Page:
Covid-19 has put a strain on all aspects of our lives - our social interaction, our mobility, and most important of all our health. While keeping safe should be everyone’s priority right now, we also need to think about the longer term, and how we approach growth post pandemic. One key area for rebuilding the economy is to support struggling startups and small businesses. There are several measures already in place to address this in the short-term, as outlined in the federal government’sEconomic Response Plan, but more can be done by all of us if given the proper tools to do so.
There are approximately 3.5 million entrepreneurs in Canada today*,and it is thanks to this group of innovators that we have such a vibrant startup ecosystem. But by the very nature of their business model, startups require a very different type of support to what is currently available. These companies are rarely profitable during development, as they invest their revenue into growth and innovation, meaning they are particularly vulnerable to prolonged downturns such as the one brought on by Covid-19. While current income assistance programs are a step in the right direction, it is the long-term survival of startups that is crucial going forward.
An essential part of the Canadian economy
Startups are one of the cornerstones of our economy, driving growth and innovation in nearly all sectors. In a recent report the Canadian Government acknowledged that“firms that achieve high growth in a short period of time tend to make a large contribution in terms of employment and wealth creation”. Looking at the tech industry alone there were 10,000 new jobs created in Toronto last year, with 60,000 workers joining the industry across Canada each year overall.
If we do not provide concrete, immediate measures to help our startups through this difficult time, many of them will not survive, and along with them thousands of jobs and growth opportunities will be lost. We need action, and we need it now!
A solution focused on equity, not debt
There are a number of initiatives already in place to help companies, including credit facilities by BDC, EDC and, as mentioned above, the federal government’s Economic Response Plan. But with the exception of government wage subsidies, all the support being offered is in the form of debt. These loans typically come with the requirement of the borrowing company being profitable anda personal guarantee. These measures generally do not cater to the specific dynamics of startups or small businesses and may add unwanted stress on these job creators during an already unpredictable time.
We feel that these companies need a more balanced solution that helps them to strengthen their equity base without taking on too much debt. This would help alleviate any short term disruption caused by Covid-19, but also help lay the foundation for future growth and success in the long term without the burden of debt. To do this we propose a system of tax credits and matching funds from individuals and government to spur activity in this integral ecosystem across the country. In conjunction with these measures, we actively encourage securities regulators across the country to implement a national crowdfunding exemption, to provide companies access to a wider investor community interested in supporting entrepreneurs from coast to coast.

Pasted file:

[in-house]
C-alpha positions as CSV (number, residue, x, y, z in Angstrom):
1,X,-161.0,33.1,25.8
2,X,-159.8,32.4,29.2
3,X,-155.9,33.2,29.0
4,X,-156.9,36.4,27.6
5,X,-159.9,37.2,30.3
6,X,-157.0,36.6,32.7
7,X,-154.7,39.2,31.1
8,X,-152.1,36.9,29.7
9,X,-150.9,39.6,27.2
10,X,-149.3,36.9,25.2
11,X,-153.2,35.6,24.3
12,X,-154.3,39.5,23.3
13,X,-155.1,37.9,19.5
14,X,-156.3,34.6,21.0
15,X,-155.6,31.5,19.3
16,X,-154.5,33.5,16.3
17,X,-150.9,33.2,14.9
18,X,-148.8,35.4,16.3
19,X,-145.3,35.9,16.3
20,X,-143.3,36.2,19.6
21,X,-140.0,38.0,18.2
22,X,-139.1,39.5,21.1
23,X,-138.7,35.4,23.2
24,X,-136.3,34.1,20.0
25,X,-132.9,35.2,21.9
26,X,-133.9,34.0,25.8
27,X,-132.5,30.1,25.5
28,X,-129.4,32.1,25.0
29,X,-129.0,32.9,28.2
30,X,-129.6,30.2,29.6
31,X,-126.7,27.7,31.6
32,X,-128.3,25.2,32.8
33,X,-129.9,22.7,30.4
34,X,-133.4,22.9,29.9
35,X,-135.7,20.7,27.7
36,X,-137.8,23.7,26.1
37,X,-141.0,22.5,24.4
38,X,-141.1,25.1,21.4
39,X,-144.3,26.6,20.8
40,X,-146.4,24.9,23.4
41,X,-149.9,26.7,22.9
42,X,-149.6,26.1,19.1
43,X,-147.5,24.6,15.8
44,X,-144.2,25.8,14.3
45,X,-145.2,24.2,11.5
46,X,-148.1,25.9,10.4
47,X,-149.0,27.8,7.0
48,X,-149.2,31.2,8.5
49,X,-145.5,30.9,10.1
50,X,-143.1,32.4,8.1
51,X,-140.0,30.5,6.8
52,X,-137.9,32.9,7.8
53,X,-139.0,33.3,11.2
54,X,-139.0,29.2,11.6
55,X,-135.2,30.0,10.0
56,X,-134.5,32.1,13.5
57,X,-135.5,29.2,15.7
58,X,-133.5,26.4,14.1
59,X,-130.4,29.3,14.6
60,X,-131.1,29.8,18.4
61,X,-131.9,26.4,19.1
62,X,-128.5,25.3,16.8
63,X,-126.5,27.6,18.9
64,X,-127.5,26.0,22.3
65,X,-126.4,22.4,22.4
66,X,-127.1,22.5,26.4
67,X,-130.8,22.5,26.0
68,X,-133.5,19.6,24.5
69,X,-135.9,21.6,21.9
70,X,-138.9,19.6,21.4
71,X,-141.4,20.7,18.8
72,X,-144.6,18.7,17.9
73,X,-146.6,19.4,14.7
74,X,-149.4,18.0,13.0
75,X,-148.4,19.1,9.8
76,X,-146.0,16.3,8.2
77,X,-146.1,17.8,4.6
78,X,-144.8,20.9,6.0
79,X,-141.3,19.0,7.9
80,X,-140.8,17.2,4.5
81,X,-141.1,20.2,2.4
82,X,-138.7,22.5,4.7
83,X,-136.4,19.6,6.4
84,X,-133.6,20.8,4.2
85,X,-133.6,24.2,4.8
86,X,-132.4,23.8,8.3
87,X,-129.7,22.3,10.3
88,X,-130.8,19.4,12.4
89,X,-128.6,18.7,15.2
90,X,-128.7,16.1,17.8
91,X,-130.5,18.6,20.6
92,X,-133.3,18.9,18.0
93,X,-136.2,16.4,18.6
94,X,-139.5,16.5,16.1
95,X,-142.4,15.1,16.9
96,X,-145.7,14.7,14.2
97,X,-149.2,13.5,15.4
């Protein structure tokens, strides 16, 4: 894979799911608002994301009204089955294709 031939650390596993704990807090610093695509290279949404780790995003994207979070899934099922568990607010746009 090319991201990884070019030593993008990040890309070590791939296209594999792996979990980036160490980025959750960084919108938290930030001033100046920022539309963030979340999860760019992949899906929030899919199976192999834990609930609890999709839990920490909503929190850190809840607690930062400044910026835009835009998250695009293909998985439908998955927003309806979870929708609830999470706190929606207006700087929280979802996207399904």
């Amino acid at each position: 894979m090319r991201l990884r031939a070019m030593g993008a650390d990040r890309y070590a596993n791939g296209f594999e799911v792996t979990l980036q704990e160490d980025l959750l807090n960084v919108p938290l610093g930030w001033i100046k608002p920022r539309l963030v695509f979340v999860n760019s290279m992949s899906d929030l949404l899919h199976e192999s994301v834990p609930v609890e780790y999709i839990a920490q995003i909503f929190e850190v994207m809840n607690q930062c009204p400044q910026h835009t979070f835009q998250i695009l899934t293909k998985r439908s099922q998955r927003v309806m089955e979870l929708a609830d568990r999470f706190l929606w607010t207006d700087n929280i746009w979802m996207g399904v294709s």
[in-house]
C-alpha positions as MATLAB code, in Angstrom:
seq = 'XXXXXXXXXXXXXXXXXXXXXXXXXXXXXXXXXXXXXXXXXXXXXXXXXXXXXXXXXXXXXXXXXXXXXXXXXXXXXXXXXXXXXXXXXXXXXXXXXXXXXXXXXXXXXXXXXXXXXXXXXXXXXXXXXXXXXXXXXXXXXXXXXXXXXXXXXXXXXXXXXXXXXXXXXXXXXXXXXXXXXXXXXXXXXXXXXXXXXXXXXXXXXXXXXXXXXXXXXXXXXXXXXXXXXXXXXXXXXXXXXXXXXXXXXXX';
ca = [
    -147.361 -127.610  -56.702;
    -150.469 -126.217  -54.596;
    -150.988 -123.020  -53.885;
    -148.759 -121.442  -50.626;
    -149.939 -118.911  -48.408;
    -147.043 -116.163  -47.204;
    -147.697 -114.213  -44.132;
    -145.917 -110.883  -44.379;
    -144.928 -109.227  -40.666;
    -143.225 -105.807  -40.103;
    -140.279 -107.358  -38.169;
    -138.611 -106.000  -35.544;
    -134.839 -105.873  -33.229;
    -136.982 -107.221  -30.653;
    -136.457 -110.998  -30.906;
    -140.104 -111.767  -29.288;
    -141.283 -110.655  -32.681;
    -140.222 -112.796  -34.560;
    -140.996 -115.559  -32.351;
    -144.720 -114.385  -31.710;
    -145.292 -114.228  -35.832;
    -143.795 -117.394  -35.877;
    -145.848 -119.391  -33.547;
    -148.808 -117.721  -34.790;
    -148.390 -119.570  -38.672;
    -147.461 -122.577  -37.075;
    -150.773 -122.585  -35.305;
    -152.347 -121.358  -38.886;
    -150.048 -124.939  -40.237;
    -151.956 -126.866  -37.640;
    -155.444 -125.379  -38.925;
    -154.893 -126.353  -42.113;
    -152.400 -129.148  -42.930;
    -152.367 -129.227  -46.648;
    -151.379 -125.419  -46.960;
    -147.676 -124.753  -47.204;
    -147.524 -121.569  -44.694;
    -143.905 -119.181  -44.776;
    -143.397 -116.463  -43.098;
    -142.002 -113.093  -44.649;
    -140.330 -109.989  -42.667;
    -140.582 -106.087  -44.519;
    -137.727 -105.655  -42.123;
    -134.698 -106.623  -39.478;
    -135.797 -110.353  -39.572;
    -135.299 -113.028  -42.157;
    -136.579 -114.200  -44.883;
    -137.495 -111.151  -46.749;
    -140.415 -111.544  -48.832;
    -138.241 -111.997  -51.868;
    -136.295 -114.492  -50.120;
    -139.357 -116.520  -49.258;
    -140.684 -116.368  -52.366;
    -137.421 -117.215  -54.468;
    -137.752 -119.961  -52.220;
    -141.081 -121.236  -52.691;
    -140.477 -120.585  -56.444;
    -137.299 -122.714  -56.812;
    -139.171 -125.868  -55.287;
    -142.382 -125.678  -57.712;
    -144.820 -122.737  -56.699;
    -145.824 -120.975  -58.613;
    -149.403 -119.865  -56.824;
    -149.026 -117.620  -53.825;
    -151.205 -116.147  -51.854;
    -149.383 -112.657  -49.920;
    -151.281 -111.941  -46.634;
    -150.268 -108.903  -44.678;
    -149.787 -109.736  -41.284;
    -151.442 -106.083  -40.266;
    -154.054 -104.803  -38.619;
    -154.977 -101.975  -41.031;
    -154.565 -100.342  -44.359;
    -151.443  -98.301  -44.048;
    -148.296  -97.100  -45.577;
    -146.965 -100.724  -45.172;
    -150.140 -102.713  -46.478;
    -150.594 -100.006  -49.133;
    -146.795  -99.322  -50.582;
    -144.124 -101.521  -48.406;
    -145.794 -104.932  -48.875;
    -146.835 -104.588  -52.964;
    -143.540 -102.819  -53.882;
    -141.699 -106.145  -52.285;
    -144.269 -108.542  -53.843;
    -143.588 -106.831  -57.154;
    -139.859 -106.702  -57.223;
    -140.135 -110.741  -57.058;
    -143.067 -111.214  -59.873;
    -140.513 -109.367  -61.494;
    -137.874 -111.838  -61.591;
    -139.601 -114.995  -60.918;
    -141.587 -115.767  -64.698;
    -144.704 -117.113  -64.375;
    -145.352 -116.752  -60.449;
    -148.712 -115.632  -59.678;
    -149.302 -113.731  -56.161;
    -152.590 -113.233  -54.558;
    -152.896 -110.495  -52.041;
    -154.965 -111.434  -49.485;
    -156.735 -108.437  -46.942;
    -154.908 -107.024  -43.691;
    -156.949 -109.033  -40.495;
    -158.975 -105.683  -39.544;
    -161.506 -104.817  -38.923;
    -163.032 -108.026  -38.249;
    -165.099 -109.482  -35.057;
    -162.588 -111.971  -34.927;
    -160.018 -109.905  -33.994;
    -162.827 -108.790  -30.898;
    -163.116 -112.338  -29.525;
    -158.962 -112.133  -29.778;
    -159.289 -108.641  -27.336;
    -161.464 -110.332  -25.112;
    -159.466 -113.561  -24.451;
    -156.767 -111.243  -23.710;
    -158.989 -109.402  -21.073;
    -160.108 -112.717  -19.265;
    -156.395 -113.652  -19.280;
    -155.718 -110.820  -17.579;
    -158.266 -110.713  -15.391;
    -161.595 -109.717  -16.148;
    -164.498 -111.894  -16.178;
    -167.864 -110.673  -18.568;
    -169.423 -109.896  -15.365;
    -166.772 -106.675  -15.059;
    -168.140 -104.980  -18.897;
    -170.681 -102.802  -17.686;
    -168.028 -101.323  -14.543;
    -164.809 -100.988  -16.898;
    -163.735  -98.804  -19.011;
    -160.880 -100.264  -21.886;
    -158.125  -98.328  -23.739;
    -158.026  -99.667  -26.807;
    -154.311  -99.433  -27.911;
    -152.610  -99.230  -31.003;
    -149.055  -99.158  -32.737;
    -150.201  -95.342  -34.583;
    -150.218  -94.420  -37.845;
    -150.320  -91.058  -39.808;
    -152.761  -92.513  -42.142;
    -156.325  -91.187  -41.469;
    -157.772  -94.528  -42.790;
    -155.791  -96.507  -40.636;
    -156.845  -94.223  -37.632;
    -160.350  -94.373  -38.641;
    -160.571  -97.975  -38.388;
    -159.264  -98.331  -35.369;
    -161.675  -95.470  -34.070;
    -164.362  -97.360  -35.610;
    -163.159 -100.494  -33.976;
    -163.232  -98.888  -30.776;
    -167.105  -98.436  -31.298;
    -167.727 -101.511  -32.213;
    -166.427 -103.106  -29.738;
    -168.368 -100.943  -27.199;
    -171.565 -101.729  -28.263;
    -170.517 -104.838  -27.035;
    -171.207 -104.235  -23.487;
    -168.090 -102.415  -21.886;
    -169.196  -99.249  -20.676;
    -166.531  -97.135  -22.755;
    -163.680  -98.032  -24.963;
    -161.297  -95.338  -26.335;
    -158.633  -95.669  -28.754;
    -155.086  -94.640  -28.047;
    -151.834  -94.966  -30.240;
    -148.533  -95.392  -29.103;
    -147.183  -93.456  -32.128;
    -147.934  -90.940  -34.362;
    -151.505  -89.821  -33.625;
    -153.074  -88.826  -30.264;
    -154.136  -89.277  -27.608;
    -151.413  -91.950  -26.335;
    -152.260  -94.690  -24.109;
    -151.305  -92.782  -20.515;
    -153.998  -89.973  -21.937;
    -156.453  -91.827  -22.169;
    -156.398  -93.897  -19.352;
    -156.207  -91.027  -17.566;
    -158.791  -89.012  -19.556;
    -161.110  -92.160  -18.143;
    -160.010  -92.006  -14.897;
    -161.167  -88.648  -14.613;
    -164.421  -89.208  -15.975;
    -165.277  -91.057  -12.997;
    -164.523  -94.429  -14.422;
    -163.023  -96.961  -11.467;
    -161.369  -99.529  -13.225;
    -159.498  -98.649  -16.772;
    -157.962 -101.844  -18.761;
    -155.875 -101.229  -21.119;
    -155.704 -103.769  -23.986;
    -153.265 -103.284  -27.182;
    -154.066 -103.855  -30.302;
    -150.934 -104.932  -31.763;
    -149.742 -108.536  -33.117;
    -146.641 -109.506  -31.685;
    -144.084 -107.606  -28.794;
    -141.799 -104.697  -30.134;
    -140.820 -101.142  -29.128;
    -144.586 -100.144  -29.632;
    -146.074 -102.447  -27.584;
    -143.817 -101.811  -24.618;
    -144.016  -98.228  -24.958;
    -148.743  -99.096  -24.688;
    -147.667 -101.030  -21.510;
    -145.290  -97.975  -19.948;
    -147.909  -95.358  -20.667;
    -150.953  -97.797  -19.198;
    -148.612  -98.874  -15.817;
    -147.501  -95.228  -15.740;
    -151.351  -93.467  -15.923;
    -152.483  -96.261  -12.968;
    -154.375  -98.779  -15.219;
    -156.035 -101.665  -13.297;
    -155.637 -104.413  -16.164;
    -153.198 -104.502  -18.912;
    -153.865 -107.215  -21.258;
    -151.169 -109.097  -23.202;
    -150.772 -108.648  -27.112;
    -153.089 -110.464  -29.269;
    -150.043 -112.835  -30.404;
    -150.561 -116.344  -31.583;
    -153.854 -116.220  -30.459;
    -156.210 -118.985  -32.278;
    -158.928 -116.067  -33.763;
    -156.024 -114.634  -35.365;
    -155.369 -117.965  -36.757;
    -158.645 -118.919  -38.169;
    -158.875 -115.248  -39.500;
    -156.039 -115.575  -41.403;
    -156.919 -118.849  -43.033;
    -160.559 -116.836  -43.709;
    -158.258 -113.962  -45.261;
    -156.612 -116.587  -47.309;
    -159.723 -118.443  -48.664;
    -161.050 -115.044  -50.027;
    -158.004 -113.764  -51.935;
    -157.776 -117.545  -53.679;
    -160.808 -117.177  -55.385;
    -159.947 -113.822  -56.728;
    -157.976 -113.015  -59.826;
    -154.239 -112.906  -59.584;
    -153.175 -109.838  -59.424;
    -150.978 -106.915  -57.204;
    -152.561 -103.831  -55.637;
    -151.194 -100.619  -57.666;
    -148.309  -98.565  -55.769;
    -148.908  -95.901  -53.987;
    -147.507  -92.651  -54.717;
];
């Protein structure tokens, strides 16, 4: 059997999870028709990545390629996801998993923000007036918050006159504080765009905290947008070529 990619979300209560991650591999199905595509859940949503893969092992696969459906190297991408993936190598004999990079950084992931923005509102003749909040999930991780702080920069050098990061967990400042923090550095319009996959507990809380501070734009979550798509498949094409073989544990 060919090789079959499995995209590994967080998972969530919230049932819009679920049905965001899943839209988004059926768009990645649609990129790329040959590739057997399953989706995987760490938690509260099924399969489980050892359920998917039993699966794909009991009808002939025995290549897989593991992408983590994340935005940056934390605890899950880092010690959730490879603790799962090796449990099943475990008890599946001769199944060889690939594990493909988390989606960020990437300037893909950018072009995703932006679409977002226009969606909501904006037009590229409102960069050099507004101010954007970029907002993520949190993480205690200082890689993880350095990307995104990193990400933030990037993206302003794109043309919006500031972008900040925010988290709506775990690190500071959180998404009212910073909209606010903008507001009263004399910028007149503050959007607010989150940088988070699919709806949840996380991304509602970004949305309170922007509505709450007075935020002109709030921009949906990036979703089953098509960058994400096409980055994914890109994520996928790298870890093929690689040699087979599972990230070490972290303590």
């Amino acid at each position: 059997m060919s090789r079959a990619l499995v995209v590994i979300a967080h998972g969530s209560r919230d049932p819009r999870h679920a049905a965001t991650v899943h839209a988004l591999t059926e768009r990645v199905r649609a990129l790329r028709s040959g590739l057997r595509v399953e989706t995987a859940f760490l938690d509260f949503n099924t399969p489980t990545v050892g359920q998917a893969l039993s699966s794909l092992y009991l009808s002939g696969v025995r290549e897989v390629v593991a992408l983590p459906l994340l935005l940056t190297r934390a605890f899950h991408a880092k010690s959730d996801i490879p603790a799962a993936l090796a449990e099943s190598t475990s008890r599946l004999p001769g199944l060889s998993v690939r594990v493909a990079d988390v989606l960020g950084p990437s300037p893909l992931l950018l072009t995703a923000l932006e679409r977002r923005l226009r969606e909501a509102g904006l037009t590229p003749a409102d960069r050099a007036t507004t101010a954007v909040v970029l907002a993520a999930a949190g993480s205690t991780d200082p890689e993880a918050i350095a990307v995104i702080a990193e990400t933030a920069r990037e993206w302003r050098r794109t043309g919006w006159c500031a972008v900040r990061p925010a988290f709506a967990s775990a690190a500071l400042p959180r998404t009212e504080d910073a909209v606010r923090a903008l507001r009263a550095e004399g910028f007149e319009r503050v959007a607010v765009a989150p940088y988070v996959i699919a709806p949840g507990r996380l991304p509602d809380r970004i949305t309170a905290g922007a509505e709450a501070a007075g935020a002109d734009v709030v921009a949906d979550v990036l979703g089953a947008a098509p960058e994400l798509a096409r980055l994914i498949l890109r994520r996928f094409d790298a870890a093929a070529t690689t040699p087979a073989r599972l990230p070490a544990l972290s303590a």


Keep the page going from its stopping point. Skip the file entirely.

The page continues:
Such a program would be similar in principle to BC’s Eligible Business Corporation tax credit system or the Enterprise Investment Scheme(EIS) in the United Kingdom. Covid-19 is a pandemic that affects all Canadian businesses and must be fought at a national, provincial and civic level. We believe that indirect and direct public funding through a proposed tax credit and fund matching scheme, along with a comprehensive crowdfunding tool to be used in tandem with other available exemptions, will help unlock and allocate private investment in startups by the public, but also provide significant support for these businesses during the very important rebuilding period which lies ahead.
A shared problem with a shared solution
We will be writing to both federal and provincial government stakeholders outlining our comprehensive plan to address this issue in the coming days, stressing the importance of swift and immediate measures, and warning against the dangers of inaction.
As with all lobbying for change, strength really does lie in numbers. And so we ask that if you too believe in the importance of the startup ecosystem to our Canadian economy that you help us promote this message. You’re welcome to share the article, join the list of signatories for the open letter, or indeed just to champion the main message, in order to raise awareness for the cause.
Startups are the engine for economic growth and jobs in Canada. The federal and provincial governments have done much to this point, but we can all do more together to help this very essential part of our economy. We must act now to protect and nurture Canada’s startups and small businesses.
*Of these, roughly 1 million have between 1- 6 individuals employed with their venture, meaning a total of 6 million jobs might be, or have already been, affected by Covid. Figures taken from StatsCan.